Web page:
This isn’t just respect—it’s full-on veneration.

They’re not just interested in political power—they want to be worshiped.

It’s not a coincidence. If you dig a little into the history of the Kims, you quickly come to learn that all of this system of worship isn’t very original at all. In fact, it has its origins in a place that you and I go to every week.

It’s hard to understand how important Christianity was to Korea before World War II. As we talked about in Episode 1, Pyongyang was known as the Jerusalem of the East, with hundreds of thousands of Koreans turning to Christ. 

At the time, there were more than 800 Christian schools for Korean children, and missionaries were out on the streets handing out postcards.

Some estimate that one of every five or six Koreans was a Christian at that time. 

Korea was no stranger to the gospel, and neither was  Kim Il Sung.

This is Amazing Grace

Grace Jo: The North Korean regime is built upon Marxism and socialist ideology. But Kim Il Sung, he a little bit modified because he grew up as a Christian child and his mom was the elder lady from the church. So he was growing up full of Bible stories and he had enough knowledge about the Bible. So I think after we become Christians, we can find a lot of similarities, between our regime system and our society activities and all of those church services in America and all those songs in the Bible gospel songs. It just changed the character in the song. So in North Korea, we were praising and we were singing for our Dear Leader. But even if we change it, that leader to God, then we are praising God and praising Jesus.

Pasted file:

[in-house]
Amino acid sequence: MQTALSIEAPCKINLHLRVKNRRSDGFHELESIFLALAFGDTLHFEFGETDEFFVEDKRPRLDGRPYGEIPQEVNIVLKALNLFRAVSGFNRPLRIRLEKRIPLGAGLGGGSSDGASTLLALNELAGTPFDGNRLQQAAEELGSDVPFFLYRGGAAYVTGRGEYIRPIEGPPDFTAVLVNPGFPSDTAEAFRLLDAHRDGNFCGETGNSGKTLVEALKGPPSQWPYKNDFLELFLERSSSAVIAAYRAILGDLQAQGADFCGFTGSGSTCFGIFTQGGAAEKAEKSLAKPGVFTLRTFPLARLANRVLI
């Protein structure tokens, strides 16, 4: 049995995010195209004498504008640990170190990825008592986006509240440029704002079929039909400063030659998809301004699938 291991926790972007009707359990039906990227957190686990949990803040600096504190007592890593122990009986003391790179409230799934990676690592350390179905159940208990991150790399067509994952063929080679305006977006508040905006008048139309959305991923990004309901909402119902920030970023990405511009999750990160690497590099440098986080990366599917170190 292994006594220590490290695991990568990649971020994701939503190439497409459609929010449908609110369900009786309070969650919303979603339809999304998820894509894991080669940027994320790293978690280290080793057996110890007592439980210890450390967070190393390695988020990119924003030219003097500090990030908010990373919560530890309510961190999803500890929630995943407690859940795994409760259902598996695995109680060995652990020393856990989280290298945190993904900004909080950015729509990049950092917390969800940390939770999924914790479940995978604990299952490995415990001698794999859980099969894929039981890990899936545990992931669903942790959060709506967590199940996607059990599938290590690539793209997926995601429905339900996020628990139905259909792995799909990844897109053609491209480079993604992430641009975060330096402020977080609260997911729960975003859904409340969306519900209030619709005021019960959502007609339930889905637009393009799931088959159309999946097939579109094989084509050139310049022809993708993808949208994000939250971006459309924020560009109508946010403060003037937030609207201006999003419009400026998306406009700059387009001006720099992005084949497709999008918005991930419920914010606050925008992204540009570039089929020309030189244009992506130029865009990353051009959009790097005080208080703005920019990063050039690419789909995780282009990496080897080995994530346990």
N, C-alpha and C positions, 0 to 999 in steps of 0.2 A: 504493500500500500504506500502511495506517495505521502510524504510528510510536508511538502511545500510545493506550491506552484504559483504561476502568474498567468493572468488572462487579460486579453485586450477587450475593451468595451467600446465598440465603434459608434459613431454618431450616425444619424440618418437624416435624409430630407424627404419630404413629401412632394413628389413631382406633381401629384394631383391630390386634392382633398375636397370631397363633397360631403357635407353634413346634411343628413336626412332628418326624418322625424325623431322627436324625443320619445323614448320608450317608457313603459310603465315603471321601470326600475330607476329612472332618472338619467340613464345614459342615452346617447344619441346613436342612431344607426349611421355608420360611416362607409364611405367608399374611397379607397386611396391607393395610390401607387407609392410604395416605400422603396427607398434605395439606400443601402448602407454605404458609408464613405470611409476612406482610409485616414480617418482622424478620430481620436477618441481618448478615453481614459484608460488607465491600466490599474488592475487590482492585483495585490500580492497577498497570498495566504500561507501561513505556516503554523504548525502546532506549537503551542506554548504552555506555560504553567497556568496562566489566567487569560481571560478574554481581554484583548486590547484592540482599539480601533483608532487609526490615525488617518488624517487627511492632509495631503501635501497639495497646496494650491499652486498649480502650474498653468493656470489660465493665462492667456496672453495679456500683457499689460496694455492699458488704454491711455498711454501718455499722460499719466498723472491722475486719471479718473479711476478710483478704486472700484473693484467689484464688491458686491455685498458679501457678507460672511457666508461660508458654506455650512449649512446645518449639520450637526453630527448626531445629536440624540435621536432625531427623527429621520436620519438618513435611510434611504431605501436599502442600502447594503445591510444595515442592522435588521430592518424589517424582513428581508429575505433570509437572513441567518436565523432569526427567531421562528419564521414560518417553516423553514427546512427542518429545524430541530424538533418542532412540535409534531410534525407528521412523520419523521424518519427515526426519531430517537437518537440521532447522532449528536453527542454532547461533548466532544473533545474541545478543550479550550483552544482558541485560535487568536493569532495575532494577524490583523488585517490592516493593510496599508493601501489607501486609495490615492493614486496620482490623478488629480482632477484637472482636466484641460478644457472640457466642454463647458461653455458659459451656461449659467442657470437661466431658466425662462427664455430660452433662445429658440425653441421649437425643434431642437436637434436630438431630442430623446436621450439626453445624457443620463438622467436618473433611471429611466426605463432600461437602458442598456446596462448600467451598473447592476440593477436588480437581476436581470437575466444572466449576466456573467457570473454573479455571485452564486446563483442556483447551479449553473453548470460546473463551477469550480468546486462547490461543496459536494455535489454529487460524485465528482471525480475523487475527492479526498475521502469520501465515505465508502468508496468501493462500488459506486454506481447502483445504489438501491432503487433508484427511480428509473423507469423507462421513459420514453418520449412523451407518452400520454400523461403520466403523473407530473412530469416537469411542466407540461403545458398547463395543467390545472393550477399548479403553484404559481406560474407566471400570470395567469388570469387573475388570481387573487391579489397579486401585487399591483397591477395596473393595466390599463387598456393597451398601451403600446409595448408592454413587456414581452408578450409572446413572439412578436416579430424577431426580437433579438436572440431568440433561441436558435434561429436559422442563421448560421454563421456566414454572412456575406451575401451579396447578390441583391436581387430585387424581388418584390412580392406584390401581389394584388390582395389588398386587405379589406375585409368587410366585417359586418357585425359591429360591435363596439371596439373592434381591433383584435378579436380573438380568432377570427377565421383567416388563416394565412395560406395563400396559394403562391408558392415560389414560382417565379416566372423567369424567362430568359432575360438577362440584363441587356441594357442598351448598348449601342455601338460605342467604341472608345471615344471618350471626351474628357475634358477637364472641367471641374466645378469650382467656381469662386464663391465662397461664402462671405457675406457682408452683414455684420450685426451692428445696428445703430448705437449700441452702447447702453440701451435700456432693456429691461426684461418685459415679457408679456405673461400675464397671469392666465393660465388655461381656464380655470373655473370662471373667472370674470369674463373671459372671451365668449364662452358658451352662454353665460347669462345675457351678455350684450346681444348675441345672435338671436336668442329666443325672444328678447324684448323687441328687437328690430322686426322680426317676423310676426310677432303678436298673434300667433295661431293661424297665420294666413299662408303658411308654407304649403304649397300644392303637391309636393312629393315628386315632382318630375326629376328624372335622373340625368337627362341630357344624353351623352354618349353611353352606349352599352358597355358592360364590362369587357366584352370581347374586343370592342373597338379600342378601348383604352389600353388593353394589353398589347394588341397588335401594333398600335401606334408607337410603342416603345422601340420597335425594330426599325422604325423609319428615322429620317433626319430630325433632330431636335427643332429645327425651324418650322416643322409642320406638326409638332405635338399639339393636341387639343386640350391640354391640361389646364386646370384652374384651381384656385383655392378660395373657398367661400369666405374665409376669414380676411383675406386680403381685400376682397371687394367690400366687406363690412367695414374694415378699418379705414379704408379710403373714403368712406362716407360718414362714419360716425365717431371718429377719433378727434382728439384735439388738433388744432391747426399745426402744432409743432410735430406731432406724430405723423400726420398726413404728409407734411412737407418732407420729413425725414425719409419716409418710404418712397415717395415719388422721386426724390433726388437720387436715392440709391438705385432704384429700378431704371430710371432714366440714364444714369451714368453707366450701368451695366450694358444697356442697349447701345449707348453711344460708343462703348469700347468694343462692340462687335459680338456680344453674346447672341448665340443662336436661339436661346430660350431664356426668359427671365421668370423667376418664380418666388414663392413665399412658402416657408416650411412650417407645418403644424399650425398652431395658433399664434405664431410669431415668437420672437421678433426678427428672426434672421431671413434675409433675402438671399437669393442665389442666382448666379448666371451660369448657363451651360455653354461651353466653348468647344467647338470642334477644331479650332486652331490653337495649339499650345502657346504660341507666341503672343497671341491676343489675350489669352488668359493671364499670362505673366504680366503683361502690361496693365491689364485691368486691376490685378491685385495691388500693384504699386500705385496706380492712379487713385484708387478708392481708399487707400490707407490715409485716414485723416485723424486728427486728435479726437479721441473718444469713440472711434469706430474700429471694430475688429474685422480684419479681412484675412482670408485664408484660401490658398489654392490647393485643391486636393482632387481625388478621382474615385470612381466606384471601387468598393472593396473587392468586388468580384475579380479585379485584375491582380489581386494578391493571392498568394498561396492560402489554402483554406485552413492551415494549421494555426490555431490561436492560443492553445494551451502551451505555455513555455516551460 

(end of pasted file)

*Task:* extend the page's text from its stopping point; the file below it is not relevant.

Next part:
Steven: So essentially, Kim Il-Sung took what he learned in the Bible and made him himself God. 

Grace Jo: Yes, yes.

Steven: Rather than the one worshiping God, the one being worshiped like a God.

This is Grace Jo Kim. She was born in 1991 in Hamgyong Province in North Korea. She escaped North Korea in 1998 and, with the help of a Korean pastor in Seattle, has been living in the United States as a refugee since 2008, raising awareness of the desperate needs of the men, women, and children forced to live under the North Korean Regime. What’s more, she’s a follower of Jesus who understands how the Kim Dynasty is distorting the Christian faith for personal gain.

Grace Jo: If I go back to 1996, I was five and a half years old at the time and my family was constantly starving. And I remember I was drinking cold water from the nearby river for ten days straight without eating any food or protein. And then for about two years, we were constantly hungry like that and we were trying to search for some food from the government-operated farms, but we couldn’t find any.

And we also lived in the mountains to collect wild vegetables and wild fruits. But that doesn’t help a lot. The winter season is the most difficult season for North Korean defectors because it’s hard to find the natural food from nature too. So after like two years of starvation, we all were suffering from malnutrition.